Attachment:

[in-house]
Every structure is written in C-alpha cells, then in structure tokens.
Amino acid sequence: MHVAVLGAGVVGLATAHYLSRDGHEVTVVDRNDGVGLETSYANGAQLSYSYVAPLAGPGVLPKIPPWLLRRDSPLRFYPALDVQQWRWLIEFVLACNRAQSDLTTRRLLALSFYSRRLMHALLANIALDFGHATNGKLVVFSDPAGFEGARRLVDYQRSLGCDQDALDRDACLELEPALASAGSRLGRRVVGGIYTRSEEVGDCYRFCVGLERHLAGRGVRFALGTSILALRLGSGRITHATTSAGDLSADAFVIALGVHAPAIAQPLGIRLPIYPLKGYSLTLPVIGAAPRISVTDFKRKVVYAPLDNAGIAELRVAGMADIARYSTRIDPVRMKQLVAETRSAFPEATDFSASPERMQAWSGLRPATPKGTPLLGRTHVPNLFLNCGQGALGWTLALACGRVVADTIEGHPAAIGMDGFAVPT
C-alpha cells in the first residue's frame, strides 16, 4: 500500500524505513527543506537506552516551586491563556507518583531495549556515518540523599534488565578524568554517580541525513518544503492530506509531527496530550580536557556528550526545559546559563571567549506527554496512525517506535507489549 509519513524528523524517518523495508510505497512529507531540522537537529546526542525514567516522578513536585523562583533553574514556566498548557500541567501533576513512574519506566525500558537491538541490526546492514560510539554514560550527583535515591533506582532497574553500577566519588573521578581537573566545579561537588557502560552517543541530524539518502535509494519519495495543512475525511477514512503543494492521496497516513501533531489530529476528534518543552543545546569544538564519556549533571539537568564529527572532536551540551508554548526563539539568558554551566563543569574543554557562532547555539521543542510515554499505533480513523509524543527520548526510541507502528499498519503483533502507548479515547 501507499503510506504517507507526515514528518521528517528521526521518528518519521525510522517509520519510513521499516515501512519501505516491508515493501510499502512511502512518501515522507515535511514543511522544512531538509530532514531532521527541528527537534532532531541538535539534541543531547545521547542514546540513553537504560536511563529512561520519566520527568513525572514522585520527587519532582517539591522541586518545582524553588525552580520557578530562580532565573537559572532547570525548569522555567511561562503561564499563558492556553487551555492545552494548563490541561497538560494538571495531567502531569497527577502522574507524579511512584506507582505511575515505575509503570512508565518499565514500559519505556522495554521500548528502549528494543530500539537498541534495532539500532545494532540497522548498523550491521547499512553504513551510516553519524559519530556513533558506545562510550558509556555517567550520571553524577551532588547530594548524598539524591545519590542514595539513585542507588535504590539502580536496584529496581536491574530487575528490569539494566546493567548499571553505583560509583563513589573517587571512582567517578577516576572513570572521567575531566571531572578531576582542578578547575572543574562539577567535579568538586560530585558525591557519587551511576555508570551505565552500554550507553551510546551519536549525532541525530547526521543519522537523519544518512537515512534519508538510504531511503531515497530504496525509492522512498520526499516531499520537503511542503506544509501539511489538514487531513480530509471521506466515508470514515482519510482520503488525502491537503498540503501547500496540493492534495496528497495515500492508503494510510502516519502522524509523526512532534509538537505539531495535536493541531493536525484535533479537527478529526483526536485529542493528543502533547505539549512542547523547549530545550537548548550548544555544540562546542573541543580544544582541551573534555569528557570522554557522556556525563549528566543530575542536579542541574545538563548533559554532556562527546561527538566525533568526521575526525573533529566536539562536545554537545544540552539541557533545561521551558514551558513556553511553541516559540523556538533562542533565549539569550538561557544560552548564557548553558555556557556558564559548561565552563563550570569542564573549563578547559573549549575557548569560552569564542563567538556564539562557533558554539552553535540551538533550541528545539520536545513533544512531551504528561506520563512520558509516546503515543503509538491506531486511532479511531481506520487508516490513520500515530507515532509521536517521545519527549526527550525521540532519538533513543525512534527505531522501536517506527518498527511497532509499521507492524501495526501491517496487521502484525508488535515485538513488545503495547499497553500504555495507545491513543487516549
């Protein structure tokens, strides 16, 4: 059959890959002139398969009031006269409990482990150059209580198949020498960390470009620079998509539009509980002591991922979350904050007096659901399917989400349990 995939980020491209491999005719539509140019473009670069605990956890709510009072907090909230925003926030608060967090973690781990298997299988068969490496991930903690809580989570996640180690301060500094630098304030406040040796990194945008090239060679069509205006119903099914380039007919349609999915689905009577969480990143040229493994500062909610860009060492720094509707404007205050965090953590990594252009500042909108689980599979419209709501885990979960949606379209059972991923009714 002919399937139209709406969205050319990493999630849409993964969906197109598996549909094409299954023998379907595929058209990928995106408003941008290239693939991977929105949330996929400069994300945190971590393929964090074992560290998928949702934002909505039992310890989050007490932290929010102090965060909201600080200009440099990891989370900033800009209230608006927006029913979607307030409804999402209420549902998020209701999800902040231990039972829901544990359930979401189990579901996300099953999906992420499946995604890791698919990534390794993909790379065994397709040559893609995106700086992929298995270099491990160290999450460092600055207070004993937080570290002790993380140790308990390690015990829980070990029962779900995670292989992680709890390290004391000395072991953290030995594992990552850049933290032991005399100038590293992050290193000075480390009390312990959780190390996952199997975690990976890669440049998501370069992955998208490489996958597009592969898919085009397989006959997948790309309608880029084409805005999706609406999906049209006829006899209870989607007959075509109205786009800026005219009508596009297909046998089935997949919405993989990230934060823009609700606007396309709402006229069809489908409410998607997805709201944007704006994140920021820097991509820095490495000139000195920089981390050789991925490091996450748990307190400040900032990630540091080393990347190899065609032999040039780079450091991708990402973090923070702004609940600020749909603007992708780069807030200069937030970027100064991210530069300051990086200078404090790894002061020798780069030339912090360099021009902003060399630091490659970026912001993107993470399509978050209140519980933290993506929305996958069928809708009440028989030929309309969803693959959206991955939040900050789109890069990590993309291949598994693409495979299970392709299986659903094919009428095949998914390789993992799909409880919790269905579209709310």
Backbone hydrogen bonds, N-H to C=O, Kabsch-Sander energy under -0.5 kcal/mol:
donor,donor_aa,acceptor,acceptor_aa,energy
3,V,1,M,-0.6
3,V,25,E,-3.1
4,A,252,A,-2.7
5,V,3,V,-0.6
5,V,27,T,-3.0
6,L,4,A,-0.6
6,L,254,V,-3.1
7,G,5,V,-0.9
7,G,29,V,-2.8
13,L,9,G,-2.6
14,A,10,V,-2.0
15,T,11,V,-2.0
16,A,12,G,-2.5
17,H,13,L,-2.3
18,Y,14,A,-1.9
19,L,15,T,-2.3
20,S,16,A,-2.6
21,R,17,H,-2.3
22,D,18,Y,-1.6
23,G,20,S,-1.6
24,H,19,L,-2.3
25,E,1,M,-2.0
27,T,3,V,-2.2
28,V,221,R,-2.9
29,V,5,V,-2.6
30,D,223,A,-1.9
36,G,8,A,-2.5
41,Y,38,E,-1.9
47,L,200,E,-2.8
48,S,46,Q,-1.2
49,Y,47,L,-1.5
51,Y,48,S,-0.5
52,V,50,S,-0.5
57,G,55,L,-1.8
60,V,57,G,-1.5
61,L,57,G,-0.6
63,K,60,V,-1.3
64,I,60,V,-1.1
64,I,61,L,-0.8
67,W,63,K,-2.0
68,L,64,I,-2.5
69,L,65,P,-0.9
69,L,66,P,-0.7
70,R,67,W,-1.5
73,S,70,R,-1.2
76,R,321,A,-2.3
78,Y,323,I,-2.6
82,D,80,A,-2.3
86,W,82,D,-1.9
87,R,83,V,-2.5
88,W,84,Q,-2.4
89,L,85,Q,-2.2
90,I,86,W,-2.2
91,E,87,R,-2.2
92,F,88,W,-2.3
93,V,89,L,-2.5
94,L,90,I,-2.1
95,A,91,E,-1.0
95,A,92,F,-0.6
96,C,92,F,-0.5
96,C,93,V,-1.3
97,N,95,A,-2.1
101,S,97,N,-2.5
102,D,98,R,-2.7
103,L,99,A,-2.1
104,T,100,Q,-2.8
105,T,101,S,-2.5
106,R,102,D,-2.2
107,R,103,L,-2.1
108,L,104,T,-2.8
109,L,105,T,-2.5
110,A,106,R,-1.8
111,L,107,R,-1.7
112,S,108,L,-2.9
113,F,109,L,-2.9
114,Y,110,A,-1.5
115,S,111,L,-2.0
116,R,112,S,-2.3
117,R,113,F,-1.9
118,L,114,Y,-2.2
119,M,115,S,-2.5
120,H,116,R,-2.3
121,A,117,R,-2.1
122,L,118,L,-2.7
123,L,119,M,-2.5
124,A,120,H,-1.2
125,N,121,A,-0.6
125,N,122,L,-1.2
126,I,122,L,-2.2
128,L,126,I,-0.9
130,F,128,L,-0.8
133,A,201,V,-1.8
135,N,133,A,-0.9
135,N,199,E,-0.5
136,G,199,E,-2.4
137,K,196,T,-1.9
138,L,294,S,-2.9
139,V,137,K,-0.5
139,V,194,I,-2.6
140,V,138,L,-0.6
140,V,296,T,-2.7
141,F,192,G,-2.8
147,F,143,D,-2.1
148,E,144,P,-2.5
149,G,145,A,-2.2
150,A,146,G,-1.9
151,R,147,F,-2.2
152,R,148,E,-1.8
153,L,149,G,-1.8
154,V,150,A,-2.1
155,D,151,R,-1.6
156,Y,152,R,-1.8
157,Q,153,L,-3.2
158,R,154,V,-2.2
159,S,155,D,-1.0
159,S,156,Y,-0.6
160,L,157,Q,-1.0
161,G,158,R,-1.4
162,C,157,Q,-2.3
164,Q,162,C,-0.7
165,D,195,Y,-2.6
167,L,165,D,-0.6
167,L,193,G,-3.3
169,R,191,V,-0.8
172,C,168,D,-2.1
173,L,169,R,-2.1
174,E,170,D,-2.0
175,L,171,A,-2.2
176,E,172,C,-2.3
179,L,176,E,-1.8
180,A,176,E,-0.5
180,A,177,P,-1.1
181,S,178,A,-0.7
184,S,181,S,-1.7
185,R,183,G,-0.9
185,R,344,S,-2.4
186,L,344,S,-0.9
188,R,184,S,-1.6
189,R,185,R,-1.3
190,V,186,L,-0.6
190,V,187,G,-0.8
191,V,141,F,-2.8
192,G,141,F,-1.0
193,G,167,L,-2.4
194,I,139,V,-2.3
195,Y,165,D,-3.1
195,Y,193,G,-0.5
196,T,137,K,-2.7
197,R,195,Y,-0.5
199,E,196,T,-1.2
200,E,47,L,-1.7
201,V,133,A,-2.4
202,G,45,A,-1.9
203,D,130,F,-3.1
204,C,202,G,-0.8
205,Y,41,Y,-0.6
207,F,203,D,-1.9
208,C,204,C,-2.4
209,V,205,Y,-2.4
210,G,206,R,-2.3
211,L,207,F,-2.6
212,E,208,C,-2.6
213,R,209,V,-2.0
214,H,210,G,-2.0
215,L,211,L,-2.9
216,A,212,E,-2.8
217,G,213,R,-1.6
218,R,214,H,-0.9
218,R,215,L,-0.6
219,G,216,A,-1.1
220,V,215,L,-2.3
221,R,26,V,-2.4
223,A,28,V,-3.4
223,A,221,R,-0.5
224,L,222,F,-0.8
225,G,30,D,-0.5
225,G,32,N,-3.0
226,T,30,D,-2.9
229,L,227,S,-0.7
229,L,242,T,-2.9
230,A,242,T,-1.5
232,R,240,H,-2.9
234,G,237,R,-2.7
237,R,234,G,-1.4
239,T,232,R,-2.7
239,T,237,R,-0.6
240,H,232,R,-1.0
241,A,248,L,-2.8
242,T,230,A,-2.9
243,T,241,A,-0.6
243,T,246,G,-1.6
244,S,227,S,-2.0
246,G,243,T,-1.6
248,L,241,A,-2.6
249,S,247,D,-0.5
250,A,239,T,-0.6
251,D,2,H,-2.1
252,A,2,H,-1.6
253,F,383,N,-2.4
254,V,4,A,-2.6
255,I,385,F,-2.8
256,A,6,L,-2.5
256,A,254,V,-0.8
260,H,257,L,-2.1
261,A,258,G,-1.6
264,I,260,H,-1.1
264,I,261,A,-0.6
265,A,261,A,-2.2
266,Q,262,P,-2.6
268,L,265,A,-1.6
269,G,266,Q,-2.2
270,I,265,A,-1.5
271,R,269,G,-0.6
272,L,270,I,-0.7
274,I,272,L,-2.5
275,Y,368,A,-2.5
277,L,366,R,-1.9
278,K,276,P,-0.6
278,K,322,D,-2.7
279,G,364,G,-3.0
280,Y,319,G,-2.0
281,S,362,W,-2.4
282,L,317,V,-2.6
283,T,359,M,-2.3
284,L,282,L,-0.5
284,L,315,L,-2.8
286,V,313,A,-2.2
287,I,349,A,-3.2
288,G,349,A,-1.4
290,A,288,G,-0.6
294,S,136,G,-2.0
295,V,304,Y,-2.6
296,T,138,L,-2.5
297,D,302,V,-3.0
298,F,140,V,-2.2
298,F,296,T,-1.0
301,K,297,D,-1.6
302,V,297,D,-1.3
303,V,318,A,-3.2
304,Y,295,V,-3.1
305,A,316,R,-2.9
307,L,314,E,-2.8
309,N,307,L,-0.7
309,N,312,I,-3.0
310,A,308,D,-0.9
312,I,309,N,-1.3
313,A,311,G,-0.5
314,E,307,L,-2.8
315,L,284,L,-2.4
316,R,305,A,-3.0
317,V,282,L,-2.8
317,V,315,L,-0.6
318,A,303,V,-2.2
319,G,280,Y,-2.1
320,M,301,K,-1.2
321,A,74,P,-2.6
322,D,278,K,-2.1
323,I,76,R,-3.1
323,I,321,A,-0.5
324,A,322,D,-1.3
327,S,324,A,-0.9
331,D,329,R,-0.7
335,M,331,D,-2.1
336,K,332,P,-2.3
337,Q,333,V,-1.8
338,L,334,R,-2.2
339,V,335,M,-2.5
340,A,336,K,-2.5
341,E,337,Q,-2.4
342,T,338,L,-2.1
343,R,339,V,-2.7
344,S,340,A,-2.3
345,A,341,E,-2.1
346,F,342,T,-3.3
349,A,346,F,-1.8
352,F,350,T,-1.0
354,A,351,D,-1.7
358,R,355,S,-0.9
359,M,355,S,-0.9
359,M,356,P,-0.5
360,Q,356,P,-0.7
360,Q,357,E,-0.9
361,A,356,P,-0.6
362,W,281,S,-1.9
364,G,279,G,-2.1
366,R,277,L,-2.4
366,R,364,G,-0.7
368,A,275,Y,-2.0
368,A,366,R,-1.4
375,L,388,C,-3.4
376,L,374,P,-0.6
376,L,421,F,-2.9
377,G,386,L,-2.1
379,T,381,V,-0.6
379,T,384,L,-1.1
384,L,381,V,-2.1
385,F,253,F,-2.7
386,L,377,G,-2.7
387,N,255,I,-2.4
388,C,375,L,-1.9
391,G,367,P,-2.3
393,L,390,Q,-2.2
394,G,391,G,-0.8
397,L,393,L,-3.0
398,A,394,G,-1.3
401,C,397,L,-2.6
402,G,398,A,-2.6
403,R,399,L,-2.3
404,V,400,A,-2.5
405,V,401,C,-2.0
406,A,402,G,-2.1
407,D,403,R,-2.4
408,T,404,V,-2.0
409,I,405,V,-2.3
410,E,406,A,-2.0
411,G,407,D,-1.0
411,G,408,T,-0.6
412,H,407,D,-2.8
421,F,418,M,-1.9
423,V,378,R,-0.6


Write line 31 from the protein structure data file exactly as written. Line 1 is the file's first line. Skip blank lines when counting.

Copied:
28,V,221,R,-2.9